On Aug. 28, 2012, during the 22nd Martian day, or sol, after landing on Mars, NASA's Curiosity rover drove about 52 feet (16 meters) eastward, the longest drive of the mission so far. The drive imprinted the wheel tracks visible in this image. The rover's rear Hazard Avoidance Camera (Hazcam) took the image after the drive. Curiosity's front and rear Hazcams have fisheye lenses for enabling the rover to see a wide swath of terrain. This image has been processed to straighten the horizon. 

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PASADENA, Calif. -- NASA's Mars rover Curiosity has set off from its landing vicinity on a trek to a science destination about a quarter mile (400 meters) away, where it may begin using its drill.

The rover drove eastward about 52 feet (16 meters) on Tuesday, its 22nd Martian day after landing. This third drive was longer than Curiosity's first two drives combined. The previous drives tested the mobility system and positioned the rover to examine an area scoured by exhaust from one of the Mars Science Laboratory spacecraft engines that placed the rover on the ground.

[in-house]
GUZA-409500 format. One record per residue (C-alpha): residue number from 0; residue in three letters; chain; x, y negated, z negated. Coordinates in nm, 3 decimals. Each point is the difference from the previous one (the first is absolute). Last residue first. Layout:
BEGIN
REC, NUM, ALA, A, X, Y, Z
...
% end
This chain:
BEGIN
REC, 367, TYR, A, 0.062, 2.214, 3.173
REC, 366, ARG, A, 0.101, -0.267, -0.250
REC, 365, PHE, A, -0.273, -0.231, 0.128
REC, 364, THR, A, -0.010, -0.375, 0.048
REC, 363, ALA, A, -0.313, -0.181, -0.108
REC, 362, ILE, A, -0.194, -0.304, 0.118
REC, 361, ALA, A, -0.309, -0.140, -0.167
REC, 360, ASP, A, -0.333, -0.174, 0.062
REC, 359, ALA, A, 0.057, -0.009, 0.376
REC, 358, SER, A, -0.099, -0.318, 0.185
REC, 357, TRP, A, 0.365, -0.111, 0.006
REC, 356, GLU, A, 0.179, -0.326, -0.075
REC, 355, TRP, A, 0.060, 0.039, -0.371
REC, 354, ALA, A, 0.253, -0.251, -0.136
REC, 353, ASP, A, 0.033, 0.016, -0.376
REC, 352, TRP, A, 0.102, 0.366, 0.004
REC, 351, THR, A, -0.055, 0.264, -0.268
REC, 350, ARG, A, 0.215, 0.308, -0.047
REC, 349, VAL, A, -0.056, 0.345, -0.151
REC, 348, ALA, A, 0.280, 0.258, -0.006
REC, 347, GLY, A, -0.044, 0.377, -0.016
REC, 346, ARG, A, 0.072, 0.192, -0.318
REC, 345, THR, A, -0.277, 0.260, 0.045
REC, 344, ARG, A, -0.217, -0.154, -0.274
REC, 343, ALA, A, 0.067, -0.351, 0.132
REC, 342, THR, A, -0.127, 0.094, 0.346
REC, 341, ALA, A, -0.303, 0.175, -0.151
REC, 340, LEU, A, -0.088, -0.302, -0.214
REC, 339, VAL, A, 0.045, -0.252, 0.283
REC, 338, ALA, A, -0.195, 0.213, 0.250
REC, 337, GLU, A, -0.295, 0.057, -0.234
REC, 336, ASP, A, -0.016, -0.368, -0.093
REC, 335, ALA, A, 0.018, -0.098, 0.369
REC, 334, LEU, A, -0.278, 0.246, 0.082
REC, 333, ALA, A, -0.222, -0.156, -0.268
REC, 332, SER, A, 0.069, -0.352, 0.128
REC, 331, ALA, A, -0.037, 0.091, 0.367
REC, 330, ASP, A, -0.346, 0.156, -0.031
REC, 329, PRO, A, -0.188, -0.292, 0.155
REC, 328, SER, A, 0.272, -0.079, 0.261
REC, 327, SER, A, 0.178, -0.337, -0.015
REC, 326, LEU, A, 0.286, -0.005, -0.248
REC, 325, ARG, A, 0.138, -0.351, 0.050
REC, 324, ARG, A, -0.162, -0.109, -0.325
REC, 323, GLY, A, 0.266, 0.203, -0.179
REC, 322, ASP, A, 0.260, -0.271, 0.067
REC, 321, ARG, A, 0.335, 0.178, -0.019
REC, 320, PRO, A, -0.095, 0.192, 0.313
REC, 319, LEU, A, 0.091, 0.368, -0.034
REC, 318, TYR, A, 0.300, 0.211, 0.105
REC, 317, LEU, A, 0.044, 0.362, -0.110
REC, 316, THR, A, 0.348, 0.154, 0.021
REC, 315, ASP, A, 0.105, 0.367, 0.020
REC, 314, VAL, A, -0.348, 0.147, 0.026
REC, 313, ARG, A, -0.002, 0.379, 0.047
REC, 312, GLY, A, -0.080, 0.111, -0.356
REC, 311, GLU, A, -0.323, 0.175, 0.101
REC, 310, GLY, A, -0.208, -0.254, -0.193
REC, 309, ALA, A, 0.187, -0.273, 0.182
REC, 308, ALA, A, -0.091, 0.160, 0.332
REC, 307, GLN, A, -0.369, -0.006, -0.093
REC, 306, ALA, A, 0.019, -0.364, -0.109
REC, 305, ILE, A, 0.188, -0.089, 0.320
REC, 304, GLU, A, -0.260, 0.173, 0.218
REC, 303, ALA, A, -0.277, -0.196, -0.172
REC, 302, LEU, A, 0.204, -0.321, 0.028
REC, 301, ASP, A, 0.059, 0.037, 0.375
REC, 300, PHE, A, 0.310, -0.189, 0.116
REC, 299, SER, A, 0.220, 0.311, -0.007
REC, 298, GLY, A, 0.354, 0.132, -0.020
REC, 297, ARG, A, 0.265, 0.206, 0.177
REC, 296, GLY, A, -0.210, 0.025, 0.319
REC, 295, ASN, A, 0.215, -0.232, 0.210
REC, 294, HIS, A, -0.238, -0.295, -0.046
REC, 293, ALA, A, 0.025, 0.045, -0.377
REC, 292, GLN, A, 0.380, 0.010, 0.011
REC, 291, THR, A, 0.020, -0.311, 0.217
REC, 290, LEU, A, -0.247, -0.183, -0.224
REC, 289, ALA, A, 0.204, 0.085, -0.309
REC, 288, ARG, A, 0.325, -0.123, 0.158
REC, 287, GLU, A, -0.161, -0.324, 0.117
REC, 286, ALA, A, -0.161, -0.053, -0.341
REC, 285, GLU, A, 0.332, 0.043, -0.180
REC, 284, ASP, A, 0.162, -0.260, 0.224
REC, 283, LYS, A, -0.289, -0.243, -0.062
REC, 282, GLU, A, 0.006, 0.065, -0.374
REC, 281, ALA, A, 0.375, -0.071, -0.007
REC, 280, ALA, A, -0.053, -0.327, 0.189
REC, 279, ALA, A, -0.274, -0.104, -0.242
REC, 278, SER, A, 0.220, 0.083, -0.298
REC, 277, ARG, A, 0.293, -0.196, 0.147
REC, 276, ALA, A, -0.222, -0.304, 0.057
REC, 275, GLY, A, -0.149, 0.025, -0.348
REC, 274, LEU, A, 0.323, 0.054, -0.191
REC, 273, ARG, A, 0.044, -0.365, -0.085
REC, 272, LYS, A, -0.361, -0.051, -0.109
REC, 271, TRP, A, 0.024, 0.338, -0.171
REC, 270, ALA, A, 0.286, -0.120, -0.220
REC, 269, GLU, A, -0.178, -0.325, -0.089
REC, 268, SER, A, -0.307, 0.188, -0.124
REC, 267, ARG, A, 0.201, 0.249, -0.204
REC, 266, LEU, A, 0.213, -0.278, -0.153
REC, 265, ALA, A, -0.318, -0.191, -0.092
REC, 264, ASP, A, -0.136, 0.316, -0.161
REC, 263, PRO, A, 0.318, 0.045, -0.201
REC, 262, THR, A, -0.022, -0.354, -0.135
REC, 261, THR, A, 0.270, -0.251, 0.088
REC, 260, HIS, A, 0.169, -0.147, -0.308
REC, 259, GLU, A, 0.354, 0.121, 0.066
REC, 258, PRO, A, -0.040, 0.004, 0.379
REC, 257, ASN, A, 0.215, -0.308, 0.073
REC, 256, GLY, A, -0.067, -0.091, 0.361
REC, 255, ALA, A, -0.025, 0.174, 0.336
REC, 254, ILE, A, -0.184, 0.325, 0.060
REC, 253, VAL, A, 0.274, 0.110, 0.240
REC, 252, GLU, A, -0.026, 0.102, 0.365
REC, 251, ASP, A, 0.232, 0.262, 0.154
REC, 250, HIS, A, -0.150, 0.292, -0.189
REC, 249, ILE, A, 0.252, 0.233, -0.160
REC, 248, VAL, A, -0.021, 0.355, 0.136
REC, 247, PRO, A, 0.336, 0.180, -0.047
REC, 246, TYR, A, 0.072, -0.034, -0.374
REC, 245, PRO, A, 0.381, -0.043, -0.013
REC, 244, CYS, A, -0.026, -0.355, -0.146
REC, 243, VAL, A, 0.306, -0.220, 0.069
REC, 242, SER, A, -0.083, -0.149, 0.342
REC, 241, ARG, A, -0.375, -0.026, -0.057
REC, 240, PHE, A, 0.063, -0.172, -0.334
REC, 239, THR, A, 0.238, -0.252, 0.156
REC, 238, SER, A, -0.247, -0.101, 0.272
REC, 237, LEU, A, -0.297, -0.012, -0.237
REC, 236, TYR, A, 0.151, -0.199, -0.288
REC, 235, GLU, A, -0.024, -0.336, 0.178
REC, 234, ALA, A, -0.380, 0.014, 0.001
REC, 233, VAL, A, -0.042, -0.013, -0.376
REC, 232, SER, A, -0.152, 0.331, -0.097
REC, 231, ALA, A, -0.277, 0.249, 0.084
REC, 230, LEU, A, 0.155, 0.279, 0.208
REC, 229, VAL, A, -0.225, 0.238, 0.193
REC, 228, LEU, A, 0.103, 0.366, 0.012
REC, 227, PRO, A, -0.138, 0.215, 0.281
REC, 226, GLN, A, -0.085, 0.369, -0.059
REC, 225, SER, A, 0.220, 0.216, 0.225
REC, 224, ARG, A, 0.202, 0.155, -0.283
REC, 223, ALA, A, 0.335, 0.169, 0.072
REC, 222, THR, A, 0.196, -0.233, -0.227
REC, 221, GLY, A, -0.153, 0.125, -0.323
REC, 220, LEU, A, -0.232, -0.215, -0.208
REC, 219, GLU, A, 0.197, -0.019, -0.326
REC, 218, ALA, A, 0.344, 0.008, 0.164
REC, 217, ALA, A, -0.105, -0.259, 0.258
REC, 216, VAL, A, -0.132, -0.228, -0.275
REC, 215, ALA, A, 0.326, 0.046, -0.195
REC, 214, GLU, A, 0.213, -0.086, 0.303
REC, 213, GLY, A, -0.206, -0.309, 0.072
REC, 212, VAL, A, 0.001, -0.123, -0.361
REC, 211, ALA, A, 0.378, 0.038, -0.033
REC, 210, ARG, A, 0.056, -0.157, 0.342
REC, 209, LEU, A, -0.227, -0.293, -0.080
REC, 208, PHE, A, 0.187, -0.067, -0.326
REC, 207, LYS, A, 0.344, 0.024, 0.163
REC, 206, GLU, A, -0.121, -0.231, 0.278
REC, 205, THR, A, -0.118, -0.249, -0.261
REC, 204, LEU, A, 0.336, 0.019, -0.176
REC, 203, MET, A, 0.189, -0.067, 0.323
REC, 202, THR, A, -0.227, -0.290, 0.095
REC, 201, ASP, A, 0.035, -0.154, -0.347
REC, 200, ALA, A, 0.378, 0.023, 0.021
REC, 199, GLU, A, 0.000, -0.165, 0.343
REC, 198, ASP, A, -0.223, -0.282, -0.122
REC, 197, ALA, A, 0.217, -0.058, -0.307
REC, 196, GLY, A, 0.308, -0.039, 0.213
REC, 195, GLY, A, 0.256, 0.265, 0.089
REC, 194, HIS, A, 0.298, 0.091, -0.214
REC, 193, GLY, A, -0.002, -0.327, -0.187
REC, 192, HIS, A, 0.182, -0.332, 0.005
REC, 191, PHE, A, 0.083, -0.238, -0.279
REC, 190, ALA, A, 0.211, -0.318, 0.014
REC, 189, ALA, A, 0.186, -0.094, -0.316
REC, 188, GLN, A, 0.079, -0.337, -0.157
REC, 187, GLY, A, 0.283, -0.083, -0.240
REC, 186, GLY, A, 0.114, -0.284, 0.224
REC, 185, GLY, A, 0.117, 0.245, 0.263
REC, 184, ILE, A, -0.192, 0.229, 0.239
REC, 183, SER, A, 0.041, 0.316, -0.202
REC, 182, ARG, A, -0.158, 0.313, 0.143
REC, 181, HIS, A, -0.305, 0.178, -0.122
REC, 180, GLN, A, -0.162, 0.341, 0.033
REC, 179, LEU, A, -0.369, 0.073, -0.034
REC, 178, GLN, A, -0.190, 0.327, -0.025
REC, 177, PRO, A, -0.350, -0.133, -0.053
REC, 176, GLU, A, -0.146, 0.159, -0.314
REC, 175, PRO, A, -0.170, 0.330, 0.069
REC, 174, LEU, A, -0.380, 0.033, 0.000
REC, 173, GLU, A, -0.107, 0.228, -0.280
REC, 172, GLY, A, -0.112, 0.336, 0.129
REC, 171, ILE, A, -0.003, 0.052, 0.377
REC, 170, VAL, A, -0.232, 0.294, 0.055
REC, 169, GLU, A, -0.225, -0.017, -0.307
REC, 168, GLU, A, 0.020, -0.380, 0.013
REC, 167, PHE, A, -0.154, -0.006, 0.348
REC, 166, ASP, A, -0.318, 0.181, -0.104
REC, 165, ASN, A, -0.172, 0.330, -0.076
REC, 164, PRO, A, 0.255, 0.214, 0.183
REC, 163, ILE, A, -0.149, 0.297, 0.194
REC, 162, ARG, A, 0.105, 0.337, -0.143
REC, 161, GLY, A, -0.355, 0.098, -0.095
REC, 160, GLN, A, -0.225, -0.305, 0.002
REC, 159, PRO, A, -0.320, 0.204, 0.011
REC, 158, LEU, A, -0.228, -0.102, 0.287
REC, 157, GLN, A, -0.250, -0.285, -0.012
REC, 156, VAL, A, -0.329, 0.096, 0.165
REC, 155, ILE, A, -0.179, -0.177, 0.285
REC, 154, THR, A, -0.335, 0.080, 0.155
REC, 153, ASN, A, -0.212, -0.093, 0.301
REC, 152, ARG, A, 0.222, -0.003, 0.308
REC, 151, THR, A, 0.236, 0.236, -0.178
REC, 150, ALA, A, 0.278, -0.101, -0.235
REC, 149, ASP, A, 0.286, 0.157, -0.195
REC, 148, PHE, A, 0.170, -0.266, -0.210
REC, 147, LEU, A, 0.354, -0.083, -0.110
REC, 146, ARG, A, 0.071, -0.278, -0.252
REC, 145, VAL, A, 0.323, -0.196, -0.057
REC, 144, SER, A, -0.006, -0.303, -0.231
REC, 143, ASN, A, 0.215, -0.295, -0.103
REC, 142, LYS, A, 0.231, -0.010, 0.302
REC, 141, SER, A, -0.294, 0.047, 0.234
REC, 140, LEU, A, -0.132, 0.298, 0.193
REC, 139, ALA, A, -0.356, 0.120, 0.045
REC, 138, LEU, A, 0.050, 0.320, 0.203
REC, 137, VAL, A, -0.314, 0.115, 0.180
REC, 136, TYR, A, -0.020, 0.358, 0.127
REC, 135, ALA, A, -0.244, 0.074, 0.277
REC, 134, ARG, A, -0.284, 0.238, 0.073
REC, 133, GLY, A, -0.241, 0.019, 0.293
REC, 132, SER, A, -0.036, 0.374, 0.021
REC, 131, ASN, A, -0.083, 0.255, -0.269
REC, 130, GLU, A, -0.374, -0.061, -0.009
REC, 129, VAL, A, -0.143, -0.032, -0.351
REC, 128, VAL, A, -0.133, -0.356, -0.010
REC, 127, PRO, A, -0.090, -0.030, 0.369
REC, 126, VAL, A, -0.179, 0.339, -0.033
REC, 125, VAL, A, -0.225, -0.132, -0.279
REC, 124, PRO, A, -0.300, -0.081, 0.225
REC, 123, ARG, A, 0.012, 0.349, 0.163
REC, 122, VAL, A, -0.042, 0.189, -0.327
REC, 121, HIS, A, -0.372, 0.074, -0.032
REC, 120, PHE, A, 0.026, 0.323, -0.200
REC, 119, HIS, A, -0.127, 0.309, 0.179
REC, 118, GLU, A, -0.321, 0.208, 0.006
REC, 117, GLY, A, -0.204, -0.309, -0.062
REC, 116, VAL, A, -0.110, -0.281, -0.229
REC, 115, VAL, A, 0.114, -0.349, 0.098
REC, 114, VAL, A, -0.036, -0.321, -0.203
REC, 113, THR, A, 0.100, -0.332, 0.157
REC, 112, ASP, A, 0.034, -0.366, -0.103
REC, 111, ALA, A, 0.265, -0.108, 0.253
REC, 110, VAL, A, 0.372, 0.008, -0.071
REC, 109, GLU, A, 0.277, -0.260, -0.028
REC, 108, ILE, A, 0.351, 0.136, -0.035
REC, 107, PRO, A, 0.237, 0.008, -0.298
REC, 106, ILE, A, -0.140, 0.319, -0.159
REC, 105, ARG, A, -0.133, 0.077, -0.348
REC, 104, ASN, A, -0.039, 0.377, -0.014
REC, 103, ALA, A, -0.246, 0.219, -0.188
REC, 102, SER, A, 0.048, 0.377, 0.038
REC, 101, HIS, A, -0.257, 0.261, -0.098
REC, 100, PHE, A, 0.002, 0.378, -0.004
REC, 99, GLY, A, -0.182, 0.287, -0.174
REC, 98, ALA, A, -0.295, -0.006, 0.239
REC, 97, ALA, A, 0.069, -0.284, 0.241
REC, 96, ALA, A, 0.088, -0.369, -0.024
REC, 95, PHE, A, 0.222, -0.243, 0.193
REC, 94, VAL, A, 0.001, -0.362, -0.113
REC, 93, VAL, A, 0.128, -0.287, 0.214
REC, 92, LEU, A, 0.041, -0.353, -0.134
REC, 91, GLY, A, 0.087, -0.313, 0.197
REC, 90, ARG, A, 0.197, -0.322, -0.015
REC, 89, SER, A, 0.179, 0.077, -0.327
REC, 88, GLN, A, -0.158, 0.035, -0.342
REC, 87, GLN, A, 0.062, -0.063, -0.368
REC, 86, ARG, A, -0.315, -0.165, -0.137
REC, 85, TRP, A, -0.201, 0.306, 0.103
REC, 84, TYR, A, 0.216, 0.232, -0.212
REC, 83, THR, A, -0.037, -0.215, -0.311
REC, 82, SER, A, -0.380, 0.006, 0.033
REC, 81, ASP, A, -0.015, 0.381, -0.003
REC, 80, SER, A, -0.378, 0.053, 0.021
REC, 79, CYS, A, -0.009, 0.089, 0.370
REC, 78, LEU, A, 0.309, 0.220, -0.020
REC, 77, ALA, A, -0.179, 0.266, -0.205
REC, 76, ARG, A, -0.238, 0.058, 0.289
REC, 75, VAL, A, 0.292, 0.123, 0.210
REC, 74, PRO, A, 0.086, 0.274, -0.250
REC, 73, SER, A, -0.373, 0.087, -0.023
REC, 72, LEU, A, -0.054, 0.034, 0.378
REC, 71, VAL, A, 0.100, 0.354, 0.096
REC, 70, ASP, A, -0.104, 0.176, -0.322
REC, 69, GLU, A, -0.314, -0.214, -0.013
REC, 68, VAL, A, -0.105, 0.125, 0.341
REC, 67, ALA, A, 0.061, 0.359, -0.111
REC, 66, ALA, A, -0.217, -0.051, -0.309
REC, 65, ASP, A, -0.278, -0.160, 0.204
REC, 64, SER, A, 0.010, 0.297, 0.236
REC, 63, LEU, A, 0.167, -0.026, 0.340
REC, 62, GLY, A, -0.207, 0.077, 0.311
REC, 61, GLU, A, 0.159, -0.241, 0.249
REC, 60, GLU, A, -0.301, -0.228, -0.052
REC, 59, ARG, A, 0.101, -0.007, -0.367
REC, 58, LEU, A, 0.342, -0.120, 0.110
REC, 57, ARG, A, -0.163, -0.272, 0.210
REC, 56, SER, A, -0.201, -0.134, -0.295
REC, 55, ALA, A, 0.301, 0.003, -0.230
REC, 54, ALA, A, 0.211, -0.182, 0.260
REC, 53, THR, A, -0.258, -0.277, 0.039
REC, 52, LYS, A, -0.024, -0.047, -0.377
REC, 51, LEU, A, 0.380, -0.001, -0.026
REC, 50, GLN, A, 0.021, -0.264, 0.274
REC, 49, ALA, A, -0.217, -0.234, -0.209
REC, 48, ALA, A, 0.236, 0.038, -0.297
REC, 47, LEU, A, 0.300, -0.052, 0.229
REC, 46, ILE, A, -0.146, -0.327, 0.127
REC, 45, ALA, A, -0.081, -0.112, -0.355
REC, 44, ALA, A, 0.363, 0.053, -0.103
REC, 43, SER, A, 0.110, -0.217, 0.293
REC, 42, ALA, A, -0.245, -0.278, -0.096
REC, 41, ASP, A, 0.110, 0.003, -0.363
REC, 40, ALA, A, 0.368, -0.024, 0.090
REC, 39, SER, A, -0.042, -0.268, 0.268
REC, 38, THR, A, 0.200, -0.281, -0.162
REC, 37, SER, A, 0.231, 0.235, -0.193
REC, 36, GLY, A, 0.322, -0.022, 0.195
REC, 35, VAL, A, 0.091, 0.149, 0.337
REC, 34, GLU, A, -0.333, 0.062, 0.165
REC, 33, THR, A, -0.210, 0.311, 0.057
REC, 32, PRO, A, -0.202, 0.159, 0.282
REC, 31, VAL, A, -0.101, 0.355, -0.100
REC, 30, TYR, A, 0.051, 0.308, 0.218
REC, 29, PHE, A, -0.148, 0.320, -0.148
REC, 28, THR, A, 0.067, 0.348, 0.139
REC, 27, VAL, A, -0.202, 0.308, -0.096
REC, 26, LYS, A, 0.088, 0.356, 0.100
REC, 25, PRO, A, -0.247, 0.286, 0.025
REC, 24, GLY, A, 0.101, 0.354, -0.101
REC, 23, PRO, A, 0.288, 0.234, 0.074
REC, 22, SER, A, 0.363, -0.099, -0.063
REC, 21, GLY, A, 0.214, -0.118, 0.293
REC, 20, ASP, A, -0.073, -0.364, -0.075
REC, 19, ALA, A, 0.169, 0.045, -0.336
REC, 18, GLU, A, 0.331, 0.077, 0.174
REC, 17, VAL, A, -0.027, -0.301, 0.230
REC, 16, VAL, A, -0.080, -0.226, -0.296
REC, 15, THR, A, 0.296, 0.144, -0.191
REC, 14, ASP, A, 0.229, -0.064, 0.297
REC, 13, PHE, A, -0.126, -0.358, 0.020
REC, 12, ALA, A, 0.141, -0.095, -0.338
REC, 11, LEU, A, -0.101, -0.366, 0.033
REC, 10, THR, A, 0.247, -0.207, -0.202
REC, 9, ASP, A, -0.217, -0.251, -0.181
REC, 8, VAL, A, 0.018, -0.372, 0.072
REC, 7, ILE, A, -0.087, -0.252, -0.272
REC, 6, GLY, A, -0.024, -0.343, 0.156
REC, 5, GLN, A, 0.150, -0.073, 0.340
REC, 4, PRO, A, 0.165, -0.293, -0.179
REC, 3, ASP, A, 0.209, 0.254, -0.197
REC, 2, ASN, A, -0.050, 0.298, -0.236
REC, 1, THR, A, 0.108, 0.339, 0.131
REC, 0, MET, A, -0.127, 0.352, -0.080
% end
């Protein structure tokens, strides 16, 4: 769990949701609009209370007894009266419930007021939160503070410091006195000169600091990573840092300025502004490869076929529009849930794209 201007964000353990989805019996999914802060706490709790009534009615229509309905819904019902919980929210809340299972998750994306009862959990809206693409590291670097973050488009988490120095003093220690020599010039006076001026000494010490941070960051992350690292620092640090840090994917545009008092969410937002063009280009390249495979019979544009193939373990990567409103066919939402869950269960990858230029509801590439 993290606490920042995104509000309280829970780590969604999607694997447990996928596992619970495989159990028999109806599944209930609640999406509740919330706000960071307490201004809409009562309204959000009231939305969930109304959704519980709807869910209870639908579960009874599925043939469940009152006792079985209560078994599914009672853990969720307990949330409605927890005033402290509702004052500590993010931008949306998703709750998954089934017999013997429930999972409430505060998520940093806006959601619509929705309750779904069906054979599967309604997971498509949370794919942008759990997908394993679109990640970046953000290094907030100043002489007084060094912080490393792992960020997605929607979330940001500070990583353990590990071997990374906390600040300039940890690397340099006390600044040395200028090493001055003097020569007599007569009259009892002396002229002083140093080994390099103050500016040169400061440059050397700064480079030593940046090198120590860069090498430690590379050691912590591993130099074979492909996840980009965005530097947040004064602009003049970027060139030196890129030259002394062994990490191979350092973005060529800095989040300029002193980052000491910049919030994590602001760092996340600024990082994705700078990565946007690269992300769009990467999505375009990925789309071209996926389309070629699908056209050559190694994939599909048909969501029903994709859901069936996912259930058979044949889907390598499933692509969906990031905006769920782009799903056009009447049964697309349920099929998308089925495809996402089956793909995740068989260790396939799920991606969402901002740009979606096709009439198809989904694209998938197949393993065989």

"This drive really begins our journey toward the first major driving destination, Glenelg, and it's nice to see some Martian soil on our wheels," said mission manager Arthur Amador of NASA's Jet Propulsion Laboratory in Pasadena, Calif. "The drive went beautifully, just as our rover planners designed it."

Glenelg is a location where three types of terrain intersect. Curiosity's science team chose it as a likely place to find a first rock target for drilling and analysis.

"We are on our way, though Glenelg is still many weeks away," said Curiosity Project Scientist John Grotzinger of the California Institute of Technology in Pasadena. "We plan to stop for just a day at the location we just reached, but in the next week or so we will make a longer stop."

During the longer stop at a site still to be determined, Curiosity will test its robotic arm and the contact instruments at the end of the arm. At the location reached Tuesday, Curiosity's Mast Camera (Mastcam) will collect a set of images toward the mission's ultimate driving destination, the lower slope of nearby Mount Sharp. A mosaic of images from the current location will be used along with the Mastcam images of the mountain taken at the spot where Curiosity touched down, Bradbury Landing. This stereo pair taken about 33 feet (10 meters) apart will provide three-dimensional information about distant features and possible driving routes.

Curiosity is three weeks into a two-year prime mission on Mars. It will use 10 science instruments to assess whether the selected study area ever has offered environmental conditions favorable for microbial life. JPL, a division of Caltech, manages the mission for NASA's Science Mission Directorate in Washington.

 

 

Quelle:NASA